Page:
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dc.contributor.advisorCohnitz, Daniel, juhendaja
dc.contributor.authorVaus, Sander
dc.contributor.otherTartu Ülikool. Filosoofia ja semiootika instituutet
dc.date.accessioned2014-06-10T11:38:20Z
dc.date.available2014-06-10T11:38:20Z
dc.date.issued2014
dc.identifier.urihttp://hdl.handle.net/10062/41670
dc.description.abstractIn this essay I will defend Stephen Stich’s pragmatic theory of cognitive evaluation. The most striking feature of his view is that it doesn’t place truth center-stage as a criterion of a good cognitive system. In fact, he argues that having true beliefs is of little value, both intrinsically and instrumentally, and what we should really want is to have beliefs that allow us to attain the things that we actually value. This view is contested by Hilary Kornblith, who argues that even if truth is not something we value intrinsically, then it is always of instrumental value for attaining the things that we actually want to attain. For him, truth plays a pre-eminent role in cognitive evaluation, and placing value on truth is thus pragmatically preferable.en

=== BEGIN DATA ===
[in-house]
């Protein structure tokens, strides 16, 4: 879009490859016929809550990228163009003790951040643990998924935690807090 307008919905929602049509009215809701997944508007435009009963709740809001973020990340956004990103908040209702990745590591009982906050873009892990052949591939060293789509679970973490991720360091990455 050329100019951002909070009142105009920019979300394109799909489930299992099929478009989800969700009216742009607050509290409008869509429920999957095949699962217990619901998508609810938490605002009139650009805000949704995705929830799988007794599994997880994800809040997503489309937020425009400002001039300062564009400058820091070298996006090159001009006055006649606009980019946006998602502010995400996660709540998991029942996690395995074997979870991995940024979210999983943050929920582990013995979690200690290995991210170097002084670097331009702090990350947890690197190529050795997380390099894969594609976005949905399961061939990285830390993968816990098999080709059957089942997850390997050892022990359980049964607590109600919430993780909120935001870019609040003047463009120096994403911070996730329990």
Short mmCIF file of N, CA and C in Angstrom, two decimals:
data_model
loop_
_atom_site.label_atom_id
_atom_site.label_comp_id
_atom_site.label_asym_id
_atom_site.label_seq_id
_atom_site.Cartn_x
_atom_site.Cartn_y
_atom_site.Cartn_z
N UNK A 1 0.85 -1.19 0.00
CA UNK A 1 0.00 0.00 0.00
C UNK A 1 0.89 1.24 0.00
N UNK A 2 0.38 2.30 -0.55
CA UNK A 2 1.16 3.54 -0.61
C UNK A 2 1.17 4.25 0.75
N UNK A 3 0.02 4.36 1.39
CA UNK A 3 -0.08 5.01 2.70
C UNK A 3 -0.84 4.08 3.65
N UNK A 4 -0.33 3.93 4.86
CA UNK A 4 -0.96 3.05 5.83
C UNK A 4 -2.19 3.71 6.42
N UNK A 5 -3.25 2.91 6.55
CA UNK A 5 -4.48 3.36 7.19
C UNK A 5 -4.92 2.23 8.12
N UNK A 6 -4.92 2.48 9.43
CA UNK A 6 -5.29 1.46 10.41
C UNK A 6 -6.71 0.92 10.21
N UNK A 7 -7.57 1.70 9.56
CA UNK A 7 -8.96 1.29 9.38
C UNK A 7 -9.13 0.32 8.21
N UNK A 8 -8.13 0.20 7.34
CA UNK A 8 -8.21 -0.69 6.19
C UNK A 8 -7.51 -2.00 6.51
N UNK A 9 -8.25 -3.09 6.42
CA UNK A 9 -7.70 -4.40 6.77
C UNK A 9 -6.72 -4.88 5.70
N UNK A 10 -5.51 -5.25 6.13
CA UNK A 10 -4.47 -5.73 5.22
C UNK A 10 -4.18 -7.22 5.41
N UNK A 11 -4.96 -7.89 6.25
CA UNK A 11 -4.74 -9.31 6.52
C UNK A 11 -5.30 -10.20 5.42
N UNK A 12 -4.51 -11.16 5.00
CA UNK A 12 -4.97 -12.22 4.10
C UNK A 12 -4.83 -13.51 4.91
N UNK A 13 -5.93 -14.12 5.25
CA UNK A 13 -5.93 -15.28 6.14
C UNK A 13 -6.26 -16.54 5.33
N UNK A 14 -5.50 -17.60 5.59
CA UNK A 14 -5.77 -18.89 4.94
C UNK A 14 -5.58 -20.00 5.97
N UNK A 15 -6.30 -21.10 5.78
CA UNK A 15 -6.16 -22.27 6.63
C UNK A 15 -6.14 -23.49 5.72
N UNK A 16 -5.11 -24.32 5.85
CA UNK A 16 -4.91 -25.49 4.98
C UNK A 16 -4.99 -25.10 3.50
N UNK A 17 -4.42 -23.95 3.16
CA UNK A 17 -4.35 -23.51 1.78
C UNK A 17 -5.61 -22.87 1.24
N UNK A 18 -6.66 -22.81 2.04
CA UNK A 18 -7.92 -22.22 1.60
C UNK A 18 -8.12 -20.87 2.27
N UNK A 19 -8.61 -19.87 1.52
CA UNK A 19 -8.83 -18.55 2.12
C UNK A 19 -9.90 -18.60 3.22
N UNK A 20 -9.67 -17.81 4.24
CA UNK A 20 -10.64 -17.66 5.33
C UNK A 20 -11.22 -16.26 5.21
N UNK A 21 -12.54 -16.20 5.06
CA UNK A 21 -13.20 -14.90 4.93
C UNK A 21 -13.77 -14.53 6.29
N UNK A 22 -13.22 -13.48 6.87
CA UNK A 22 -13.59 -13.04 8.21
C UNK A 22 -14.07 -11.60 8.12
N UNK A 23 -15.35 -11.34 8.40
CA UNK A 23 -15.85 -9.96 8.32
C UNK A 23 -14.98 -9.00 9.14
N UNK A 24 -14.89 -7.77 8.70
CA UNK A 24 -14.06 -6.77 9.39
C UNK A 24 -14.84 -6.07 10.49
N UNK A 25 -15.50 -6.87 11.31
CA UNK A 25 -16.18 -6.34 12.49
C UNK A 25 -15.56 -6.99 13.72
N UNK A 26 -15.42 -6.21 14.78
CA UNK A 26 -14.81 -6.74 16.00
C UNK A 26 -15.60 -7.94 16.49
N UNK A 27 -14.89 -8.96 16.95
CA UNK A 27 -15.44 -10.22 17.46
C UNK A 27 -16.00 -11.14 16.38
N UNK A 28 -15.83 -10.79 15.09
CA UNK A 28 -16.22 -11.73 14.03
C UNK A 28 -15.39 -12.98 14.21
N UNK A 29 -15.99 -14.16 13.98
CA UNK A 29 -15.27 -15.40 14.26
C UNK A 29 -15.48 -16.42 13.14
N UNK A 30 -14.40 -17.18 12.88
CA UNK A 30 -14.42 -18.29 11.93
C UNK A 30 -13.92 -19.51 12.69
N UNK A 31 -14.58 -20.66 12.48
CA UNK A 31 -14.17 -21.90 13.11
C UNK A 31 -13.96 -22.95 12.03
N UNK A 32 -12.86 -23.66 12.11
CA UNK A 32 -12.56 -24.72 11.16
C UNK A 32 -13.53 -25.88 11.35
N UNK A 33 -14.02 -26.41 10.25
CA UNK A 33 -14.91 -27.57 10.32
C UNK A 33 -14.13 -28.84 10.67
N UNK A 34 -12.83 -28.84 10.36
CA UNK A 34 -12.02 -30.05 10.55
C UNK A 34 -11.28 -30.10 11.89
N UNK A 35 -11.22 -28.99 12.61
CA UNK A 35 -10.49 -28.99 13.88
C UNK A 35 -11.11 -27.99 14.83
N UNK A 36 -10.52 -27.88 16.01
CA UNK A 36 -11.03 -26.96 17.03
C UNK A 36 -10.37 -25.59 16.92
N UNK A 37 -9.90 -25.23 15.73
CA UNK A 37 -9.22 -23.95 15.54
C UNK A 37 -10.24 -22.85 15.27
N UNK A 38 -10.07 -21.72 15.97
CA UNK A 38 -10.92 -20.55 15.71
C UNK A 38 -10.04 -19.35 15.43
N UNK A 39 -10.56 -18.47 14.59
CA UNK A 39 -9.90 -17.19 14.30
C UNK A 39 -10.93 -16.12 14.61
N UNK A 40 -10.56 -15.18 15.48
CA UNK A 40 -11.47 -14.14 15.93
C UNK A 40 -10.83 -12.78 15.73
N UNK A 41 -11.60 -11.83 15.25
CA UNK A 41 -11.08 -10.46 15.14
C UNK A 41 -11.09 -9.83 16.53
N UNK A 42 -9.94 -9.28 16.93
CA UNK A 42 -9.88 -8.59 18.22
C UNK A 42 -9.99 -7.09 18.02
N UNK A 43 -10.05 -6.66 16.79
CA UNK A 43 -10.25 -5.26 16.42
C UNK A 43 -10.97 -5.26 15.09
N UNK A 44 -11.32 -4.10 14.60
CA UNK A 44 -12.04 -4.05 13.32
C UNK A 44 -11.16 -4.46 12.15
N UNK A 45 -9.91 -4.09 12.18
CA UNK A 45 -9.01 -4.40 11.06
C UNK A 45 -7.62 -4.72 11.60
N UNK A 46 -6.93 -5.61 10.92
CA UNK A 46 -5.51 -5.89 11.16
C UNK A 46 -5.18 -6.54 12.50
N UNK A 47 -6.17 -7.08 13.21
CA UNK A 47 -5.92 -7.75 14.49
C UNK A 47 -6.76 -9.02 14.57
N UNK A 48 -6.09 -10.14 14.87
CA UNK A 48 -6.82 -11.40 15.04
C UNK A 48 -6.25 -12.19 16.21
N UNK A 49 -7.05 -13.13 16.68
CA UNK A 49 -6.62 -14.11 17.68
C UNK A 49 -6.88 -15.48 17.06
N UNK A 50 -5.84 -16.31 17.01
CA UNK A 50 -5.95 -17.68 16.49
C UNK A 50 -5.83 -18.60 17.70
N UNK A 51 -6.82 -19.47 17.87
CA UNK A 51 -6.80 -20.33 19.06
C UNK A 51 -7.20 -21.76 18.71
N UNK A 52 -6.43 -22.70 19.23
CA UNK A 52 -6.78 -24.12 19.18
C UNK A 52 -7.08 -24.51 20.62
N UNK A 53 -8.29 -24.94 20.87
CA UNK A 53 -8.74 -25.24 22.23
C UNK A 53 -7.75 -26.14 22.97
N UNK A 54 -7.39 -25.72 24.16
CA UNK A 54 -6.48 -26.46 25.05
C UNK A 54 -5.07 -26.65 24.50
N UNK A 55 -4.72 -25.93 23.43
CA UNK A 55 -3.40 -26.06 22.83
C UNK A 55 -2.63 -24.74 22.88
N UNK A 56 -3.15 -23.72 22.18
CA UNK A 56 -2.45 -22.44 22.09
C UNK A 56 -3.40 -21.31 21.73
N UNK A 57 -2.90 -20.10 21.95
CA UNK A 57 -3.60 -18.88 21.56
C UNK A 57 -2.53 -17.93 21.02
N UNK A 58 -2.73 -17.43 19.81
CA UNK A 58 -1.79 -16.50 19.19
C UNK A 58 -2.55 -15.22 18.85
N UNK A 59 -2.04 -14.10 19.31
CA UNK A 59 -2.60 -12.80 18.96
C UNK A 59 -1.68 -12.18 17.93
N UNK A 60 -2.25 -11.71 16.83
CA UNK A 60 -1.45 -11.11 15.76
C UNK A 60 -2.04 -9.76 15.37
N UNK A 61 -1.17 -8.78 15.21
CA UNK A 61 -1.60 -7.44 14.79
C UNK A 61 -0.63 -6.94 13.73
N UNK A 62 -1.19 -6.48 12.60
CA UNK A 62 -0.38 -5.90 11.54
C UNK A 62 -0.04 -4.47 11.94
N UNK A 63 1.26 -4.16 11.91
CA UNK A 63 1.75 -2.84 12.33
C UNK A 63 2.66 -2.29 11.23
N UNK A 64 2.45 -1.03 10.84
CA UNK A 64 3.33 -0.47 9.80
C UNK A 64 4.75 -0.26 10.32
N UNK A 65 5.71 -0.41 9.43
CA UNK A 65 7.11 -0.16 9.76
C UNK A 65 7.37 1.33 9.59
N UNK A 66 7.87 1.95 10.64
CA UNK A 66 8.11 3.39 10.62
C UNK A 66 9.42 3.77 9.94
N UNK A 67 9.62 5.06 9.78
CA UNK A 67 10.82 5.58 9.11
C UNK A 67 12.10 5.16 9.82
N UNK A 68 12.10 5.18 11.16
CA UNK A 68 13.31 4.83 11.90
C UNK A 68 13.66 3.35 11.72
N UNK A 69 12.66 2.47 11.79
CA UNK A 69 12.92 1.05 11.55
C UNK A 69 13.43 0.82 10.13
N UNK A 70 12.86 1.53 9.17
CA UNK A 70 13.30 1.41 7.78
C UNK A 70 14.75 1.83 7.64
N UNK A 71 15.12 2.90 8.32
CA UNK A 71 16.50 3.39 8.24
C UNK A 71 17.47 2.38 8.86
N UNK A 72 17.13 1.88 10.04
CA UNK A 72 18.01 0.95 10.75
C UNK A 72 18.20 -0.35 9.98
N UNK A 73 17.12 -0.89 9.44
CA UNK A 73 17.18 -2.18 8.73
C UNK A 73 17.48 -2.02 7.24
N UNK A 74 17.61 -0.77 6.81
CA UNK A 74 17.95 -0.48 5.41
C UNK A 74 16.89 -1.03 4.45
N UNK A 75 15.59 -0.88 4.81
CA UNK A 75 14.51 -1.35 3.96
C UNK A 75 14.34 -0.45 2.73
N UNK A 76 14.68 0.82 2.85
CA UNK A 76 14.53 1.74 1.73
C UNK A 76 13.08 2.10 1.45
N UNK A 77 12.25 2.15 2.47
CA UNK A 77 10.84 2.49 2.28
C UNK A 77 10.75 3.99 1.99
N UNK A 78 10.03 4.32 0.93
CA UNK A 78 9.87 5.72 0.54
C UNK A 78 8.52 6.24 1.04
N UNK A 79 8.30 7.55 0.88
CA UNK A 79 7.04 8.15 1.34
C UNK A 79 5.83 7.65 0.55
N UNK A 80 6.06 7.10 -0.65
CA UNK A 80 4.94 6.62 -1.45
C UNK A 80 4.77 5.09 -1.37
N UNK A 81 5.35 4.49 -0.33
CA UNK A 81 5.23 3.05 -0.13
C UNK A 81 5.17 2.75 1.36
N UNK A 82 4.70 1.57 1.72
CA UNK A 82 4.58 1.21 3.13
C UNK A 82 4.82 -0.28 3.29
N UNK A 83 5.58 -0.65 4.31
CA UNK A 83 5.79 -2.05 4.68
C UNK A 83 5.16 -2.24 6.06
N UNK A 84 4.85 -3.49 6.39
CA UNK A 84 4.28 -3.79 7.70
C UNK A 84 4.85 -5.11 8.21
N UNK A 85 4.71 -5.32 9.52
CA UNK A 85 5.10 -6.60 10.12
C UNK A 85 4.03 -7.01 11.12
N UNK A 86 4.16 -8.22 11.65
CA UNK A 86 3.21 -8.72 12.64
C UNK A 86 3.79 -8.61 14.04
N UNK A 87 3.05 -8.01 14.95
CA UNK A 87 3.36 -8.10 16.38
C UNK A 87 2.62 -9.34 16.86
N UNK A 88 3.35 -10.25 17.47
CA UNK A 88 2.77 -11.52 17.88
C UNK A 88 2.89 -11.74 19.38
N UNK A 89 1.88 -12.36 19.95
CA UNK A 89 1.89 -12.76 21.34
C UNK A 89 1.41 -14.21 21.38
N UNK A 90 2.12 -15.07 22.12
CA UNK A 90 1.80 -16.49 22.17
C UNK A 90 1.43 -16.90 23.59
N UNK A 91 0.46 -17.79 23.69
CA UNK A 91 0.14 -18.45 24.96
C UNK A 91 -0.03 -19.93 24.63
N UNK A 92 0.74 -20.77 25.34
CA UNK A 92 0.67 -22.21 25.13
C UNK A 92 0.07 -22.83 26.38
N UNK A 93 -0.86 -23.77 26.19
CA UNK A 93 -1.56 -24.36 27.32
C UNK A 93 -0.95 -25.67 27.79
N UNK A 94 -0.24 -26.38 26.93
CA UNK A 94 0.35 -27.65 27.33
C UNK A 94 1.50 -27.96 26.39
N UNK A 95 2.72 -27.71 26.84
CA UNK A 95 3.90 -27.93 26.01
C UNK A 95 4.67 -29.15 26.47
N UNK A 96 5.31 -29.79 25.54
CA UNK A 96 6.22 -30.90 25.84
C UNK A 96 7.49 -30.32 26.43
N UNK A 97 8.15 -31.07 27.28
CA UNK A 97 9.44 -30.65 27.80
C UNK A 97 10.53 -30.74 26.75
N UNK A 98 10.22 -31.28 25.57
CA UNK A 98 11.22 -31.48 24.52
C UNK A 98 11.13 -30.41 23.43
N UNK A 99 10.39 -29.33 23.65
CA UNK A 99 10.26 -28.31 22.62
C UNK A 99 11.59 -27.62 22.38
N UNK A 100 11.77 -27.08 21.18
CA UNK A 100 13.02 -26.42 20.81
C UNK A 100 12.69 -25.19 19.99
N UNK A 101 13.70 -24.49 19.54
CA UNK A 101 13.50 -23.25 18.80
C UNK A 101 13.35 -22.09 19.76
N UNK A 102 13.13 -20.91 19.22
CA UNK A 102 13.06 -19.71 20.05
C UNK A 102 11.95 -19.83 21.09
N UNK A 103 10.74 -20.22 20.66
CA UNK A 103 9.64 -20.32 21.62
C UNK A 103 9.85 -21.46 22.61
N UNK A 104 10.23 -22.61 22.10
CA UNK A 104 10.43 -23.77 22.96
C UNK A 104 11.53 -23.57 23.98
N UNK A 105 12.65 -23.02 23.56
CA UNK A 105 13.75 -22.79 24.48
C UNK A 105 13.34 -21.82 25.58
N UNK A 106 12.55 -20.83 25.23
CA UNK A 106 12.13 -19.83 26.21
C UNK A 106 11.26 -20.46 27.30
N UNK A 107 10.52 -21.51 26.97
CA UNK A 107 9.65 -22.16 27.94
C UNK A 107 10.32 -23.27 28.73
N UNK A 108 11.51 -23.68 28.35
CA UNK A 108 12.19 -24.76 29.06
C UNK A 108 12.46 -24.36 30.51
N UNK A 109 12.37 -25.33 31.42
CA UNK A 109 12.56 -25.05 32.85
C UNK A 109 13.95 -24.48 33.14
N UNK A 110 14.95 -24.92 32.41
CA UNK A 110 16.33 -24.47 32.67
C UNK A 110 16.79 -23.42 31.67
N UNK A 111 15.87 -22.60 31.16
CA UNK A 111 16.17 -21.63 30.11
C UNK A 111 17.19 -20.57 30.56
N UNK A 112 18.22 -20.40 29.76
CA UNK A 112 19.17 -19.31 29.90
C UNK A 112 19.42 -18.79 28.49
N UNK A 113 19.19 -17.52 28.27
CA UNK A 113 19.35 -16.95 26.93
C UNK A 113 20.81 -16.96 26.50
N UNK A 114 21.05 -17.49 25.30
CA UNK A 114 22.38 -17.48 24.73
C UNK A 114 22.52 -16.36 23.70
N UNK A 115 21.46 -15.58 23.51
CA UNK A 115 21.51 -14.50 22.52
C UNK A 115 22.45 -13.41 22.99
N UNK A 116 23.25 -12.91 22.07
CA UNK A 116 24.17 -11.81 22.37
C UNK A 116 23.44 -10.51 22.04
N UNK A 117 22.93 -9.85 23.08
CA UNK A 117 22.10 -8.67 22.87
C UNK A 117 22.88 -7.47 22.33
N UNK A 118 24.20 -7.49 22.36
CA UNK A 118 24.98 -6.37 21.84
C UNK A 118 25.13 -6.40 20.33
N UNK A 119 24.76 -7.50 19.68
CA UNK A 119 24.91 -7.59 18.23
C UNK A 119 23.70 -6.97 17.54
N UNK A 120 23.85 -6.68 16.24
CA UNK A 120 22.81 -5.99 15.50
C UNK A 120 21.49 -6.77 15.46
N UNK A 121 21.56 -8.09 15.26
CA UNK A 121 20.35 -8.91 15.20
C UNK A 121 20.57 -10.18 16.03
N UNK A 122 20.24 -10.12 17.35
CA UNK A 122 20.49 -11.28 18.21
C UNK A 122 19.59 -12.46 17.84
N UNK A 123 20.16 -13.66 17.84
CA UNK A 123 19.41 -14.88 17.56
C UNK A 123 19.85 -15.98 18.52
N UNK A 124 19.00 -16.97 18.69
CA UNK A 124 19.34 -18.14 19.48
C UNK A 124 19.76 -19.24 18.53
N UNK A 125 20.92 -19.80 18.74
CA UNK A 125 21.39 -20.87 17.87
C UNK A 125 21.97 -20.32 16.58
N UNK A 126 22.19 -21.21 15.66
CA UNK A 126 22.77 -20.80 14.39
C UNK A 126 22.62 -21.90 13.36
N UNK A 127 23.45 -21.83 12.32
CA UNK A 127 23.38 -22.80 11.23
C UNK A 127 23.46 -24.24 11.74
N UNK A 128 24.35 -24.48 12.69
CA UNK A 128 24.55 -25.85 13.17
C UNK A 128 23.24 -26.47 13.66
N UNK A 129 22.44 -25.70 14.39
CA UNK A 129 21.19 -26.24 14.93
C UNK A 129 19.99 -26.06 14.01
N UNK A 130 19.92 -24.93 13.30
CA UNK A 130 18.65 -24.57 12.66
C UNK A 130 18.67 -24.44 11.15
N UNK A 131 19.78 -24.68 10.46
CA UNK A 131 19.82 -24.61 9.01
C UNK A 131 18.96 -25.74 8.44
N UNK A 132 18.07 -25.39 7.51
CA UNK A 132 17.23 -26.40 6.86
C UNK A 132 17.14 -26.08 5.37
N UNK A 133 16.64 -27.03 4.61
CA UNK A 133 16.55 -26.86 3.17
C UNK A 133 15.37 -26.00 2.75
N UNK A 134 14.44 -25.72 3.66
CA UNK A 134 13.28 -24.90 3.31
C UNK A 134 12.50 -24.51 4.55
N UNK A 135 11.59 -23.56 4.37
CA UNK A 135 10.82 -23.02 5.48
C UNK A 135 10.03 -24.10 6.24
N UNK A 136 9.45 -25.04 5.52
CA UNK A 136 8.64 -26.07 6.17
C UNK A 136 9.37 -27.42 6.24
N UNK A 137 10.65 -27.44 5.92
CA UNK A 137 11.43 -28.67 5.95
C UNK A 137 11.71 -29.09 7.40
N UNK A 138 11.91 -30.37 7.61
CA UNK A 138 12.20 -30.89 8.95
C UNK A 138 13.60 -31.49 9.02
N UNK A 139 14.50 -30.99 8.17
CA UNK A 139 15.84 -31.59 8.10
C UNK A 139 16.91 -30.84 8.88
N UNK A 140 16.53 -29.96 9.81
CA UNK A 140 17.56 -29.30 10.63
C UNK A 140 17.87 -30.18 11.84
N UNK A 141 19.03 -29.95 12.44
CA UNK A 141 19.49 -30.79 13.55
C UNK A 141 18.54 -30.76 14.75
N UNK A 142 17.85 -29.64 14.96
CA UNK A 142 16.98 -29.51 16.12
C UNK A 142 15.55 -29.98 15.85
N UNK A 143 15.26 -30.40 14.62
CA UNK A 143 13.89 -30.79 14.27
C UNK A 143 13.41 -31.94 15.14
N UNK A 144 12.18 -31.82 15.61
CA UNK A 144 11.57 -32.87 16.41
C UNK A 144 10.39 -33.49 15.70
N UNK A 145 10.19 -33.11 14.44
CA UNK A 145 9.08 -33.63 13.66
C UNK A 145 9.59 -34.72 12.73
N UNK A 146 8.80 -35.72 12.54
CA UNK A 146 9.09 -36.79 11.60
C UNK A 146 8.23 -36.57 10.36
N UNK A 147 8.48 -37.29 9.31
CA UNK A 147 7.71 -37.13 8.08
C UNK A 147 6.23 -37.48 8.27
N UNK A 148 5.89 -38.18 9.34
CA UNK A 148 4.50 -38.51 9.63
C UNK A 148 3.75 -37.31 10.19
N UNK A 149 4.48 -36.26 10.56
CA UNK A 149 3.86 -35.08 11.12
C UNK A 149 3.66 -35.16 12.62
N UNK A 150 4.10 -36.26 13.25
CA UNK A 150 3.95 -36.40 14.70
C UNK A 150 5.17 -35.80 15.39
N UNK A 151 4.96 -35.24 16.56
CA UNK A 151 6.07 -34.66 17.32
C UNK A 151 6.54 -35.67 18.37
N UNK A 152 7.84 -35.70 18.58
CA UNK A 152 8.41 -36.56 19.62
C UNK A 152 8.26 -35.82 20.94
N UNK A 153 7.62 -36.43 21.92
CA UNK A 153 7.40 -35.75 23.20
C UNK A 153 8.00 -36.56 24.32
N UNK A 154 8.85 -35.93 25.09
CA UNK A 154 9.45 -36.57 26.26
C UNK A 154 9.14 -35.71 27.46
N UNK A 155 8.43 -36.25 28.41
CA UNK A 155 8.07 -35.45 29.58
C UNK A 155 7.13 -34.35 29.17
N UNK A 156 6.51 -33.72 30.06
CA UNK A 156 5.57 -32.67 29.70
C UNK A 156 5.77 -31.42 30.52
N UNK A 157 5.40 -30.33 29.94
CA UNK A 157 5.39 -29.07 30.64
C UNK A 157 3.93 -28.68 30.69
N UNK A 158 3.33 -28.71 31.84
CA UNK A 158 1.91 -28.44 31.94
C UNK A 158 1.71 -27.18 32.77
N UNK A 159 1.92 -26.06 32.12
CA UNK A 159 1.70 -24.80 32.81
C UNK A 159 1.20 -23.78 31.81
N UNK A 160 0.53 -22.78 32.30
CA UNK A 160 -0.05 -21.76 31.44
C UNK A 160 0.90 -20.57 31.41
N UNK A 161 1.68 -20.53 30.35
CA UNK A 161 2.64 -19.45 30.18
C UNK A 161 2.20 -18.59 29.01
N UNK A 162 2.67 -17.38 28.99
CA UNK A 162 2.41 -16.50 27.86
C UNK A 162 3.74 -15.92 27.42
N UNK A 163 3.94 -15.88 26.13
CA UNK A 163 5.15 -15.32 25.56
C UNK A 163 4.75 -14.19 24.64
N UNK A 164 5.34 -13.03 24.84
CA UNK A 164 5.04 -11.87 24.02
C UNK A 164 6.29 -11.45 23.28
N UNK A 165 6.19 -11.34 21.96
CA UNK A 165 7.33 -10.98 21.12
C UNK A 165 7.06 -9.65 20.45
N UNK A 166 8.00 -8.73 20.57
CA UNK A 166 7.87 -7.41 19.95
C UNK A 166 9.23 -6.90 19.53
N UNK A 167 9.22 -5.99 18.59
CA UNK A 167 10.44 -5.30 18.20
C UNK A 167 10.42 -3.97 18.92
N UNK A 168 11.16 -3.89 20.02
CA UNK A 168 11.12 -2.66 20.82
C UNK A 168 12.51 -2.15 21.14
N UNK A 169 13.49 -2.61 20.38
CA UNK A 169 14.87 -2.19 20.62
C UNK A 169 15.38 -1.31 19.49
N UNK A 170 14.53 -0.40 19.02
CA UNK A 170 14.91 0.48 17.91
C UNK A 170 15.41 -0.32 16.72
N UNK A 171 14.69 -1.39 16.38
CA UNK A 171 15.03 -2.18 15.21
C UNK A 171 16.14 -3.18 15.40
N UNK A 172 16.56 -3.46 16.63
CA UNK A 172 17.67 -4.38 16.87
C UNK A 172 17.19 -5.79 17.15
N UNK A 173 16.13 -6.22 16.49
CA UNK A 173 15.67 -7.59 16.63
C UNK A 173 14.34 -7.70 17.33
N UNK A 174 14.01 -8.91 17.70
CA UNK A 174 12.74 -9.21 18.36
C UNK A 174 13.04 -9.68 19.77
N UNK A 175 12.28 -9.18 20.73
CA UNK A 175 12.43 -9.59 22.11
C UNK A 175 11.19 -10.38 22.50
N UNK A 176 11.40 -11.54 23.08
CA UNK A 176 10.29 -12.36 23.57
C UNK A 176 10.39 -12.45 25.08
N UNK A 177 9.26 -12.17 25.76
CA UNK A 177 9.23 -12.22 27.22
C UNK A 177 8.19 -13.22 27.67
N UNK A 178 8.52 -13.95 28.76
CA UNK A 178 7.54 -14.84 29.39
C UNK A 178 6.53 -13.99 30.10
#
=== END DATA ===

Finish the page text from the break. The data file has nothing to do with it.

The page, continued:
dc.description.urihttp://tartu.ester.ee/record=b2693313~S1*estet
dc.language.isoenen
dc.publisherTartu Ülikoolet
dc.subject.otherbakalaureusetöödet
dc.subject.othertunnetusteooriaet
dc.subject.othermõtlemineet
dc.subject.othertõdeet
dc.titleThe normativity of truth in cognitive evaluationen
dc.typeThesisen


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